On the latest Facing the Future, I was joined by Concord Coalition Executive Director Robert L. Bixby, Policy Director Tori Gorman, Senior Policy Advisor Josh Gordon and Economist Mom and Director of Outreach & Senior Advisor at the Penn Wharton Budget Model Diane Lim. We discussed recent Congressional relief packages, what additional aid might be coming and the economic impact of the Coronavirus pandemic.
[Note: In light of current circumstances, The Concord Coalition will begin posting additional online content. A portion of this week's Facing the Future can be seen in the video clip posted below.]
“We are in the midst of an unprecedented health crisis, where in order to save hundreds of thousands of lives, large sectors of our economy have essentially been placed in a self-induced coma,” Gorman said.
“Economists expect second quarter GDP growth to decline anywhere between 25 and 30 percent,” she added. “In light of the current public health crisis, I think it’s appropriate that the government run big deficits if the government is going to tell businesses to shutdown, stay home to save lives.”
Lim said, “What’s different about this downturn is that I feel it’s not likely that a lot of economic productive capacity is going to get permanently dismantled and destroyed … it’s sort of a pause, rather than a traditional economic downturn.”
But she still expects there to be a permanent effect on the long-term economy.
“Because of the addition to debt and the 'pause' … we will be permanently behind where we otherwise would have been without this episode, regardless of how fast we recover from it,” Lim said.
Gordon said, “I’m pretty concerned that Congress is not going to put the pedal to the medal right now.”
“Everything that follows depends on how quickly we can control the spread of the virus … without a doubt the most important thing is to give states, hospitals, doctors, all of the professionals, as much as they possibly need to control this,” Gordon added.
He said elected leaders quickly passed appropriately large relief packages, but they could have done more, especially relative to how other nation’s have responded. “Our Congress still left a lot out there to be done,” he said. “The best thing we can do, both for the economy and for the long term, is to make this a short term problem.”
With regard to the broader fiscal policy discussion, Bixby said “it’s a whole new world; it’s not any sort of logical development from what existed before.”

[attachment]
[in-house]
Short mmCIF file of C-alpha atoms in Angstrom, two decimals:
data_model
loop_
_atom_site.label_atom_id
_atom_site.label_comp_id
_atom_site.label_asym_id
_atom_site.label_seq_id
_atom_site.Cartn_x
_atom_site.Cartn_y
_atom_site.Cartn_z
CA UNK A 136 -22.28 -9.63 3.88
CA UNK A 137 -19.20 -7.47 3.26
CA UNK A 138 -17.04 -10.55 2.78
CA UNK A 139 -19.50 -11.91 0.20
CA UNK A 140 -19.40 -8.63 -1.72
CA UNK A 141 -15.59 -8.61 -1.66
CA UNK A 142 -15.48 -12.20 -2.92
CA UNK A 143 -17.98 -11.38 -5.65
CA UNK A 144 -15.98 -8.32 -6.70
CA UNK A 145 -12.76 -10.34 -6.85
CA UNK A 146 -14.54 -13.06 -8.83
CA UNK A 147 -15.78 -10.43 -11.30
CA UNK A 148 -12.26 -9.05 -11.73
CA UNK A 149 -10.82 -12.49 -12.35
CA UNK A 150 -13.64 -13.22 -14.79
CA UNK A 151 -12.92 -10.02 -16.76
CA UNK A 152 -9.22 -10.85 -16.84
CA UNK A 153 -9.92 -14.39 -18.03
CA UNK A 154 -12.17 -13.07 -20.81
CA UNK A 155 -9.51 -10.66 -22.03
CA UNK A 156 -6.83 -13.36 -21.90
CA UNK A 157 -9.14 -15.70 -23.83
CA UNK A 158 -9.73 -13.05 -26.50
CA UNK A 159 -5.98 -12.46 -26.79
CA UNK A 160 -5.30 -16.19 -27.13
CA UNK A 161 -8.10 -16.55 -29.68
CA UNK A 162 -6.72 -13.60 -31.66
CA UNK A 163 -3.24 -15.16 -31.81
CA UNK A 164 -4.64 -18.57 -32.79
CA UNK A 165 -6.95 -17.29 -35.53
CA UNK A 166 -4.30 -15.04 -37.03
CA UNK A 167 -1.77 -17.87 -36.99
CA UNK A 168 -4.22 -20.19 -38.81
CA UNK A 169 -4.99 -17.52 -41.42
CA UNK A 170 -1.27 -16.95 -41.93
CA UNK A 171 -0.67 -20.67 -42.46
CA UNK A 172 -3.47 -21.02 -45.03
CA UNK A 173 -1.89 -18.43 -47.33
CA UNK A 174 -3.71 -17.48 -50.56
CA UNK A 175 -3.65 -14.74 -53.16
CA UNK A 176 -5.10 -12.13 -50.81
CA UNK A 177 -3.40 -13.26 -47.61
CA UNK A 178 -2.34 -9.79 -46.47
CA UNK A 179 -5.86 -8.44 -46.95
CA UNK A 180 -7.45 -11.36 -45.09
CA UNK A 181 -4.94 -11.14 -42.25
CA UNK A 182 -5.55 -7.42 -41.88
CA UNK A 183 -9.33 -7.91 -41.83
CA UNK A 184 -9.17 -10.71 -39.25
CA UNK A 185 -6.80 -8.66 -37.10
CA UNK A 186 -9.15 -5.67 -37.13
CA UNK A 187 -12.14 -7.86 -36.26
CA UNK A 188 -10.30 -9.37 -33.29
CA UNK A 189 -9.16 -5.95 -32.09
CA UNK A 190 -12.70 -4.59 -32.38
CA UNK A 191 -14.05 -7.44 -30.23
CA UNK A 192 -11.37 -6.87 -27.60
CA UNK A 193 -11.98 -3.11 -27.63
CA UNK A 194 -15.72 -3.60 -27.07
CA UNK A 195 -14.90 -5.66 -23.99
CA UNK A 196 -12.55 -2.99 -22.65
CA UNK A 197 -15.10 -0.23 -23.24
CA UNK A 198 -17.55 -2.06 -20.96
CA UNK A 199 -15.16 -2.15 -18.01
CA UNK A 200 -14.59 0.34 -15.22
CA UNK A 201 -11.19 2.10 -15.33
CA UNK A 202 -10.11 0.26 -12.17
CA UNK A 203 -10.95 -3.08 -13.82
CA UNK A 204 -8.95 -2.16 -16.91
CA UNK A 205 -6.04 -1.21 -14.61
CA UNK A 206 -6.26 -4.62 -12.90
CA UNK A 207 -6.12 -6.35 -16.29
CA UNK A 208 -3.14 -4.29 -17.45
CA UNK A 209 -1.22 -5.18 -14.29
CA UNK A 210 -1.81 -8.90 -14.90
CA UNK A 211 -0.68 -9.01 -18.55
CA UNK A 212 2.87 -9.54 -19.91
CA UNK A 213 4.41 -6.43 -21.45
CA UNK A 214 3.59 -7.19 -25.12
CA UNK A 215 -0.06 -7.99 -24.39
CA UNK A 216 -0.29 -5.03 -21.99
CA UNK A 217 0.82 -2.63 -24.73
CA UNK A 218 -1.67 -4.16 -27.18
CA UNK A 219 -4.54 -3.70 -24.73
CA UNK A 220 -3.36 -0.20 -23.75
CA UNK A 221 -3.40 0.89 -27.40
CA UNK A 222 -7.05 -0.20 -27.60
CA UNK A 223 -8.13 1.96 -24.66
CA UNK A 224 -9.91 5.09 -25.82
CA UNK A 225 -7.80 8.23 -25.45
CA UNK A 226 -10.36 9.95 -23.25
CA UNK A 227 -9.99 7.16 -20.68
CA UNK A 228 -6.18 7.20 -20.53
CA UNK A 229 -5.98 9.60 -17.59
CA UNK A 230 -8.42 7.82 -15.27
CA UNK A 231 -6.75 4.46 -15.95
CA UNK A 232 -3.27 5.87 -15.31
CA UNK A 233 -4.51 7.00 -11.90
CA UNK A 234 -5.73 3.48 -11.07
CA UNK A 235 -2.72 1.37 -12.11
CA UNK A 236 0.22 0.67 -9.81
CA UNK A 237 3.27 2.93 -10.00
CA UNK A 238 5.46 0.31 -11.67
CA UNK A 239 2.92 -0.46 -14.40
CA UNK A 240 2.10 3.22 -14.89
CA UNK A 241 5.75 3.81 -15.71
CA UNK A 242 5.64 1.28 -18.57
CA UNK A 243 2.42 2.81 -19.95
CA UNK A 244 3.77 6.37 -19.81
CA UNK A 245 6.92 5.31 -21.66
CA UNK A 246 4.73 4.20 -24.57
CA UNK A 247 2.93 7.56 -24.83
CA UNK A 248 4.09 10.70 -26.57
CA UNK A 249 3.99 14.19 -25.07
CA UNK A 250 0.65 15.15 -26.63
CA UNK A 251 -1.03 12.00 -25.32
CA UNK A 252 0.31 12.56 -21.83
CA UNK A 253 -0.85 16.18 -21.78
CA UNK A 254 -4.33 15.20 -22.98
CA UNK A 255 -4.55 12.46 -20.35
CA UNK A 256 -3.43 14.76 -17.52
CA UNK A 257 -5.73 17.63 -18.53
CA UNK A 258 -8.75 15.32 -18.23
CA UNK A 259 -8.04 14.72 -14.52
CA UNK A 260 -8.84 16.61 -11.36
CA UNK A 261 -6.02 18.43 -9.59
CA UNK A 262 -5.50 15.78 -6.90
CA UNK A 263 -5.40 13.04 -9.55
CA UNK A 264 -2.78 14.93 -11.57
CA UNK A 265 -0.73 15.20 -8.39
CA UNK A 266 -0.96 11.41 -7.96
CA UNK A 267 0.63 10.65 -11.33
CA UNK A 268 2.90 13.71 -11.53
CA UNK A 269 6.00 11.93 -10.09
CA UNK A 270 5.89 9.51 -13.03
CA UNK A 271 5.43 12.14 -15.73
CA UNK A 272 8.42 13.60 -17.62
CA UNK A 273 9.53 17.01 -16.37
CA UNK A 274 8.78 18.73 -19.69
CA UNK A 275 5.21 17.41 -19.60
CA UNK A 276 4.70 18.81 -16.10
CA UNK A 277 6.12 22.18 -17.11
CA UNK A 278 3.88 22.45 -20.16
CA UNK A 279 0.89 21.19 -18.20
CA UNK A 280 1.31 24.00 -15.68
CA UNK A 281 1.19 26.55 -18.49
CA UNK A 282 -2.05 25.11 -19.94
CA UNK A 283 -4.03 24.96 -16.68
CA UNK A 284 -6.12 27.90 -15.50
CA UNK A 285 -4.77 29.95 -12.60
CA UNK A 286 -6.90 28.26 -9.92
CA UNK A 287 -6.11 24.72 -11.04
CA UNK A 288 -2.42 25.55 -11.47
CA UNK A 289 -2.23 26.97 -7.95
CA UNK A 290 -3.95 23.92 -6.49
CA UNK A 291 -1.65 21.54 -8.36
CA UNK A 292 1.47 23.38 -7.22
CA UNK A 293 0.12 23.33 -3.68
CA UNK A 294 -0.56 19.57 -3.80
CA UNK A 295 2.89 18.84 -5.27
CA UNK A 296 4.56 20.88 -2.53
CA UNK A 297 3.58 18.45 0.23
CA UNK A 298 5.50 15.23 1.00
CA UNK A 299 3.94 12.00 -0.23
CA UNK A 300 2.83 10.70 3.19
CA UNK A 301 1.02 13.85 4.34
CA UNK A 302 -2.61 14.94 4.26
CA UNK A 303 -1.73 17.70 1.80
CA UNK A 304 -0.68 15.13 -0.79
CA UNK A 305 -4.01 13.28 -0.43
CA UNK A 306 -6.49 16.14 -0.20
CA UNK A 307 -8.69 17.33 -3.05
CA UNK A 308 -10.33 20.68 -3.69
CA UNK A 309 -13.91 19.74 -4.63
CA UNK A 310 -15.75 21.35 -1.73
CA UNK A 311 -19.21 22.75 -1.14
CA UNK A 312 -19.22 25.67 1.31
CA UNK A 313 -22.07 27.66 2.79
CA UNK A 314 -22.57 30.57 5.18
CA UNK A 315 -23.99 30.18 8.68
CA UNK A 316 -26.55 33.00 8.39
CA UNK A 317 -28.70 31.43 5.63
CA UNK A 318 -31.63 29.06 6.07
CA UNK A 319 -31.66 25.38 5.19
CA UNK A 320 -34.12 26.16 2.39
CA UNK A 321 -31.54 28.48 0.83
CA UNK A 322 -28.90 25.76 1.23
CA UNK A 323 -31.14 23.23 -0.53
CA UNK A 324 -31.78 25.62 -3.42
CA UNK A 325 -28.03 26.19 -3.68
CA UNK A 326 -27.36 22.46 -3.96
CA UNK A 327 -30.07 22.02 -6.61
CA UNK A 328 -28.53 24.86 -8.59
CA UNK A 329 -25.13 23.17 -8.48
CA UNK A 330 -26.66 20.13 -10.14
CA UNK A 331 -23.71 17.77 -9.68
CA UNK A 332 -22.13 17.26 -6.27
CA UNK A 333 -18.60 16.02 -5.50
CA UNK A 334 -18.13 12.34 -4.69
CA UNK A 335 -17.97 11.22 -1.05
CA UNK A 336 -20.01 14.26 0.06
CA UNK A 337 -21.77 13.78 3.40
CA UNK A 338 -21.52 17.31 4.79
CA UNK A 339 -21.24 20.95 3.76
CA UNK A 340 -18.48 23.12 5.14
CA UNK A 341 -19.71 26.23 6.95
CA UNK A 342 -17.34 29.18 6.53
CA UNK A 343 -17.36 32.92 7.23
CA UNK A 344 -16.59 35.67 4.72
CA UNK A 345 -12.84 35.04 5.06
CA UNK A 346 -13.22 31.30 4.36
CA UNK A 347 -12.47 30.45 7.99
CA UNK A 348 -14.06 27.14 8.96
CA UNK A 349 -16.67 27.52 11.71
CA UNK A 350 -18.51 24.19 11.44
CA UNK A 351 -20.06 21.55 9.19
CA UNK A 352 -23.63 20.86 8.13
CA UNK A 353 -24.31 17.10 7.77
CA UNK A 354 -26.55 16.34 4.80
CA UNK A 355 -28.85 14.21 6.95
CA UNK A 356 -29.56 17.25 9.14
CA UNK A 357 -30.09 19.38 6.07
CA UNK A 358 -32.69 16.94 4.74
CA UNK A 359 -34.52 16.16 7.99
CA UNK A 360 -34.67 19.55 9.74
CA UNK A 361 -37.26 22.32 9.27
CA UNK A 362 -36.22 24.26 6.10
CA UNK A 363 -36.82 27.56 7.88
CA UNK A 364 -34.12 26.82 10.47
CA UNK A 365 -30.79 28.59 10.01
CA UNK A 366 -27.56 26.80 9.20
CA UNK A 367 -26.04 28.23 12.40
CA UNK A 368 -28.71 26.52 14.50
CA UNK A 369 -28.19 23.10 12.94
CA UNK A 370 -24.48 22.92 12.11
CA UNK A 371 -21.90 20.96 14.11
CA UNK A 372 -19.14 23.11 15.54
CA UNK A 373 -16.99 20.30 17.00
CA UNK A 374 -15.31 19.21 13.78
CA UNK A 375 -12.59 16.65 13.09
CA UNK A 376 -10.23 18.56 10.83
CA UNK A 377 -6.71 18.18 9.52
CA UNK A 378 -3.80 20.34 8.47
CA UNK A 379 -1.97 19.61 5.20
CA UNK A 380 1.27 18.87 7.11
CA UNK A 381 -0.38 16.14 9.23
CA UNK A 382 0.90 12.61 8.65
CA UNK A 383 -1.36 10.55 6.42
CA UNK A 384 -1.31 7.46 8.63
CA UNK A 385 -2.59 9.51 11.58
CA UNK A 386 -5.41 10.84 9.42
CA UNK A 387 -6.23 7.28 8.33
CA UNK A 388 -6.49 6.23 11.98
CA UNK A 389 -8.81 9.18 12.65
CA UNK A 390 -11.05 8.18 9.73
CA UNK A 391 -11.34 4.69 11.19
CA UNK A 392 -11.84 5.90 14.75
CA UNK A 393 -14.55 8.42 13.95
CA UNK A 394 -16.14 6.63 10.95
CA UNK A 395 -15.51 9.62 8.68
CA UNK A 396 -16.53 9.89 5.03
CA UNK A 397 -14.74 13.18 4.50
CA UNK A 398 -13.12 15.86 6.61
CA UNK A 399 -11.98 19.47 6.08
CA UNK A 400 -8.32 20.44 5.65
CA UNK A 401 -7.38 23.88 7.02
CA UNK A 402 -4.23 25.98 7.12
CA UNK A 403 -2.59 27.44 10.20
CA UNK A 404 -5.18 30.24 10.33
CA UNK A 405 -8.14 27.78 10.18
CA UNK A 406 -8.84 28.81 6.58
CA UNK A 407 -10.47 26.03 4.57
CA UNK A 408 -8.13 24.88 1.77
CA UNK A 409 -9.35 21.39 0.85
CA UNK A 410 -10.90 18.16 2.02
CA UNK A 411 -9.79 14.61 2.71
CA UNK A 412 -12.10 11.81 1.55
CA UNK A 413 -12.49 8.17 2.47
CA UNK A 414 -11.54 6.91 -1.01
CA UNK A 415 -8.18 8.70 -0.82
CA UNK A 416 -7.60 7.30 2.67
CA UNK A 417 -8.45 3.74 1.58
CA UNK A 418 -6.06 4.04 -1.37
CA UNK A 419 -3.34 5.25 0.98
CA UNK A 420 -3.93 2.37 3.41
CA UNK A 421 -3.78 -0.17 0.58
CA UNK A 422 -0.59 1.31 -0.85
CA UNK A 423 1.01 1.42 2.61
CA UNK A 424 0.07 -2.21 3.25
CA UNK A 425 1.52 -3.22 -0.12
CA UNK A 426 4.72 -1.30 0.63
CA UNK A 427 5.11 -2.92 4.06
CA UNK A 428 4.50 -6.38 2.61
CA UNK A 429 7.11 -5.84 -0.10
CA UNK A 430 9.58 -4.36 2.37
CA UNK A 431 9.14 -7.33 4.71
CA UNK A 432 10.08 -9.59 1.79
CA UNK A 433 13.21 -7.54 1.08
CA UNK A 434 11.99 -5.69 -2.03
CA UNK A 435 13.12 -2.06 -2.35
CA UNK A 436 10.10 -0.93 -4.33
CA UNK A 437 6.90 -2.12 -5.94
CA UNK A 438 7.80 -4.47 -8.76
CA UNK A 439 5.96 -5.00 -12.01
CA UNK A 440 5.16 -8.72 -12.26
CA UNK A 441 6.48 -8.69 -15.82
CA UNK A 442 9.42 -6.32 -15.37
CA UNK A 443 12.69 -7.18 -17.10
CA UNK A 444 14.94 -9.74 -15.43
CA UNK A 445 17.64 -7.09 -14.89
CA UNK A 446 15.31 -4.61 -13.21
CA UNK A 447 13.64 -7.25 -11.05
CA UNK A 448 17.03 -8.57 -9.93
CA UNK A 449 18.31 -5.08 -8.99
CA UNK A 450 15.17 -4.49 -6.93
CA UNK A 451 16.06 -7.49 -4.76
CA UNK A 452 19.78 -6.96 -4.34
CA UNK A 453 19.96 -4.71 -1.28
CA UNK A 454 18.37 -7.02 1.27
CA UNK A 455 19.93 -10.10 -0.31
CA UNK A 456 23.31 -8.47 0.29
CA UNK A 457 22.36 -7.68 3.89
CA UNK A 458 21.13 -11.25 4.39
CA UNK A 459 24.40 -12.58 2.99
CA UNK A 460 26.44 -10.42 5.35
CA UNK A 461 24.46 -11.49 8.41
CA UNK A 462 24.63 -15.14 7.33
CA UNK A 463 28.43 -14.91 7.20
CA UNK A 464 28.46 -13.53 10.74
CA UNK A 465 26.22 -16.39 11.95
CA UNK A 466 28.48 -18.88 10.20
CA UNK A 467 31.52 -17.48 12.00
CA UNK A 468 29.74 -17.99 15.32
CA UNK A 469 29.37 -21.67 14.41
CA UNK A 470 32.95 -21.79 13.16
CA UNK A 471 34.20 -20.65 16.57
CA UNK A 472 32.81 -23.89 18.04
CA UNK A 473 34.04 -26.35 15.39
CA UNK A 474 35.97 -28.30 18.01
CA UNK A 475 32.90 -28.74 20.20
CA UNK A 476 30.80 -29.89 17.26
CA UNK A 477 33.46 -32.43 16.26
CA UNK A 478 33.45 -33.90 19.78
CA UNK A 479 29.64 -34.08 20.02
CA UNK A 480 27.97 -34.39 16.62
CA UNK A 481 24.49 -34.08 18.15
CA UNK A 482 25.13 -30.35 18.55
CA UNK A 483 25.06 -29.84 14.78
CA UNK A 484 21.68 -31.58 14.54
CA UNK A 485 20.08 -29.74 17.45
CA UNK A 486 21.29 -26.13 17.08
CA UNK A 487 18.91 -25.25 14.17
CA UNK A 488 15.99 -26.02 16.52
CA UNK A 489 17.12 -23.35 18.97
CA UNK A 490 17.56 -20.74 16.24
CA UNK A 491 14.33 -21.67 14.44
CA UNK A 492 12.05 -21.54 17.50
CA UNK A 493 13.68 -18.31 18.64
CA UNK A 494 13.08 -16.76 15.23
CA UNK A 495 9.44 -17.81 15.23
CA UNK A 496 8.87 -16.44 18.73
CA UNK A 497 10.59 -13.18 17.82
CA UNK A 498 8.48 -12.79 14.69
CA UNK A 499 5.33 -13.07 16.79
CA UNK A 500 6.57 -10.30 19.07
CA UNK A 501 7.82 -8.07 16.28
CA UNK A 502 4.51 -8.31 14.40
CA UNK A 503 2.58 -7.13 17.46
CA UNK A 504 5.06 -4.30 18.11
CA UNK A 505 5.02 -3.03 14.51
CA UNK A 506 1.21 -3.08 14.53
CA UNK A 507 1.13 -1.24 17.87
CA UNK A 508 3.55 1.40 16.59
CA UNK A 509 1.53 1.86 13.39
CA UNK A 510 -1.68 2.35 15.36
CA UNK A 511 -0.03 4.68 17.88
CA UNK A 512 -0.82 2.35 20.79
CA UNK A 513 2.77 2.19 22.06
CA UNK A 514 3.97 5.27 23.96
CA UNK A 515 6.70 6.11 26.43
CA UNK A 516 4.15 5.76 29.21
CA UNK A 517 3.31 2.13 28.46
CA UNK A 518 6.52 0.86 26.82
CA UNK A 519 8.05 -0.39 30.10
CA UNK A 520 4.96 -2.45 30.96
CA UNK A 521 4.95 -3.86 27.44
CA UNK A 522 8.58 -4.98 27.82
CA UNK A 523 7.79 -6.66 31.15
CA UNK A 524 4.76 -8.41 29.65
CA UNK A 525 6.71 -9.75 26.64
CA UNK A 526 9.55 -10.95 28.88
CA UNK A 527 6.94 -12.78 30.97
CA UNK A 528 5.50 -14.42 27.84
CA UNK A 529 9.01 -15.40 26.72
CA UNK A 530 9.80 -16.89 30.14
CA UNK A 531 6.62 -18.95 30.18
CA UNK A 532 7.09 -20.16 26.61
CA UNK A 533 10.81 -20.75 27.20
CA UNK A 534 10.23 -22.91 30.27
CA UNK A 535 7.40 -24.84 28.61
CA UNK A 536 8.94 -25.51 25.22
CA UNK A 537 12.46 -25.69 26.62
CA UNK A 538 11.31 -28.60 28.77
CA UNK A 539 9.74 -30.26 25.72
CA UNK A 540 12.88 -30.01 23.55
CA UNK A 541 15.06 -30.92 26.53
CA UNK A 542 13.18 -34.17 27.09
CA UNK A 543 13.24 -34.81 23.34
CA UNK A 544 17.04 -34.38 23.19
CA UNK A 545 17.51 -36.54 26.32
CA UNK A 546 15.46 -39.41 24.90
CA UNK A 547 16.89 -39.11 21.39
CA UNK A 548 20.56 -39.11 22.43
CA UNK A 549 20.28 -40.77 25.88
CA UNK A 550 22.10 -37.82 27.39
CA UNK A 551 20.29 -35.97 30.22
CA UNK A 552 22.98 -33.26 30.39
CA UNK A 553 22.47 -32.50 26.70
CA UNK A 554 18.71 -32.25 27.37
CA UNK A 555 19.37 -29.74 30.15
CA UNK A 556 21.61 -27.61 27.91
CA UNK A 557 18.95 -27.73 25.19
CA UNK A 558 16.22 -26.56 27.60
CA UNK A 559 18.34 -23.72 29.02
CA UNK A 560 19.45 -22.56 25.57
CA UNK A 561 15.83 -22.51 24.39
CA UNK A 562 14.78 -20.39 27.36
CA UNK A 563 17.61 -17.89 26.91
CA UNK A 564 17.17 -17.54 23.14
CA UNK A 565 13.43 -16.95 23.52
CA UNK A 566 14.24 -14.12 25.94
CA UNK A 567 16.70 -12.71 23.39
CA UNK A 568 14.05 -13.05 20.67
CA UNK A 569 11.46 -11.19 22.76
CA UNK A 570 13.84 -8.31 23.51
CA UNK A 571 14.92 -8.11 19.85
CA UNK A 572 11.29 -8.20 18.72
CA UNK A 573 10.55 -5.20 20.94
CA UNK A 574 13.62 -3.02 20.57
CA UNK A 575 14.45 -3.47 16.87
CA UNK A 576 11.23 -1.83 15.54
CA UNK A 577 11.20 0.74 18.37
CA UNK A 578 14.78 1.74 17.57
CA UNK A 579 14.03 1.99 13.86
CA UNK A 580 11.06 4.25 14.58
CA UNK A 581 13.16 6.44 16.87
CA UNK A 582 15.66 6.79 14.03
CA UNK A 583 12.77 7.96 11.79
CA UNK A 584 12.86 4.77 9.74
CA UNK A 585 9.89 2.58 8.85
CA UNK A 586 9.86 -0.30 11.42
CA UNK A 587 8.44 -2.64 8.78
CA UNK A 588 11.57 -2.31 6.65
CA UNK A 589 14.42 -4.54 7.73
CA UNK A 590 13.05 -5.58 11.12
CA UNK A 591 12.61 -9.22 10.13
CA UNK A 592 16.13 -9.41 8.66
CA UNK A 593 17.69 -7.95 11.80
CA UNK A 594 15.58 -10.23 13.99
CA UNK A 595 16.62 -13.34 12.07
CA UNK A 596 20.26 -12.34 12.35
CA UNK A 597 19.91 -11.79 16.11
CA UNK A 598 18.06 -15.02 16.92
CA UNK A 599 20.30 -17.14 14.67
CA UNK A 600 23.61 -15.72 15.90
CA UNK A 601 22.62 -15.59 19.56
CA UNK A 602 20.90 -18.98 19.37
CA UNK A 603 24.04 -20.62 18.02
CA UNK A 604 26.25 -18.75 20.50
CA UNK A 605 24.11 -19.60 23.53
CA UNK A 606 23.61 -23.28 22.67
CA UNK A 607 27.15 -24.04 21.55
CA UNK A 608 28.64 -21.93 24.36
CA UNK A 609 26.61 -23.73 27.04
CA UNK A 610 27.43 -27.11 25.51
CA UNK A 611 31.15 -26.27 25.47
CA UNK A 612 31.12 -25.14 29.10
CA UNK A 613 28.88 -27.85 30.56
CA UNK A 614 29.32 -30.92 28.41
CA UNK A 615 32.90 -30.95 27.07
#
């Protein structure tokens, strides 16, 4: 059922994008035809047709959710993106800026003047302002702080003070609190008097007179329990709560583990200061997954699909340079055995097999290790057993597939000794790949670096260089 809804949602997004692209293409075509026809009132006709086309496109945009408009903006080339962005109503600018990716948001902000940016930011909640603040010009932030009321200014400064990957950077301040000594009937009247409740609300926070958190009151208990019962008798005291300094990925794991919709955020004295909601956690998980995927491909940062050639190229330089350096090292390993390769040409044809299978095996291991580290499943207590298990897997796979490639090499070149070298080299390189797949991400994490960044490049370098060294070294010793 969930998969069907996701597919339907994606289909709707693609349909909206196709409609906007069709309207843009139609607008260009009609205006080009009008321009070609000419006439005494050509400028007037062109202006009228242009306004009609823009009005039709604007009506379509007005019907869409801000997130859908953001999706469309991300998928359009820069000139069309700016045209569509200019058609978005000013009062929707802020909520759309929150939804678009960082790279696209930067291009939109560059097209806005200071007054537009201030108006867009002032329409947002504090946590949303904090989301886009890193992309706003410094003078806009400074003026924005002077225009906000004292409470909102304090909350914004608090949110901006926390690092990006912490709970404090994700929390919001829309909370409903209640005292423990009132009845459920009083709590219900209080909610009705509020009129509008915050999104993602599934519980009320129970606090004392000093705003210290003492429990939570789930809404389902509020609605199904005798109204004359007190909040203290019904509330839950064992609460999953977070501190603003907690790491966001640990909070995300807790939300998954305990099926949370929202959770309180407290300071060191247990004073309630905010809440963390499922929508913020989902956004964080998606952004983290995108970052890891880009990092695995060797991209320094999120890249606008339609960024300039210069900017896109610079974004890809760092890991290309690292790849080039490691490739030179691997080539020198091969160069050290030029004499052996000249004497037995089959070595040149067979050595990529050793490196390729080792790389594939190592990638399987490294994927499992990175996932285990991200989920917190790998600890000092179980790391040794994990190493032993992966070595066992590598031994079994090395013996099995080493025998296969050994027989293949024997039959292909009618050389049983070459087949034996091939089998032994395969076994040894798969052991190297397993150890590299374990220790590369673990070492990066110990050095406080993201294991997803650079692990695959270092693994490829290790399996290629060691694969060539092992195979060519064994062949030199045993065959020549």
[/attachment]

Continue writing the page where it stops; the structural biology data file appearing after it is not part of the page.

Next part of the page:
“We had a preexisting condition in the budget of an unsustainable structural gap between revenues and spending … now it’s like somebody came along and changed the scene entirely,” he added. “We’re in very uncharted territory … we were talking about trillion-dollar deficits for as far as the eye can see; you’re going to be talking about much higher figures.”
“We have to do what we have to do right now,” Bixby said. “But it means that we’re going to have to pay for any new stuff that we have, and still figure out how to pay for the stuff that was already on the table that we hadn’t paid for.”
He emphasized that such a conversation can wait until “we’re all not wearing blue gloves,” but it is a conversation that we are eventually going to have to have.
Gorman also shared the details of the three relief packages that Congress recently passed and provided insight as to what future aid packages could be on the horizon. You can read more of Concord’s coverage of Congress’ response to the pandemic, here.
Hear more on Facing the Future. I host the program each week on WKXL, NHTalkRadio.com (N.H.), and it is also available via podcast. Join me and my guests as we discuss issues relating to national fiscal policy with budget experts, industry leaders and elected officials. Past broadcasts are available here. You can subscribe to the podcast on Spotify, iTunes, Google Play Music or with an RSS feed. And follow Facing the Future on Facebook.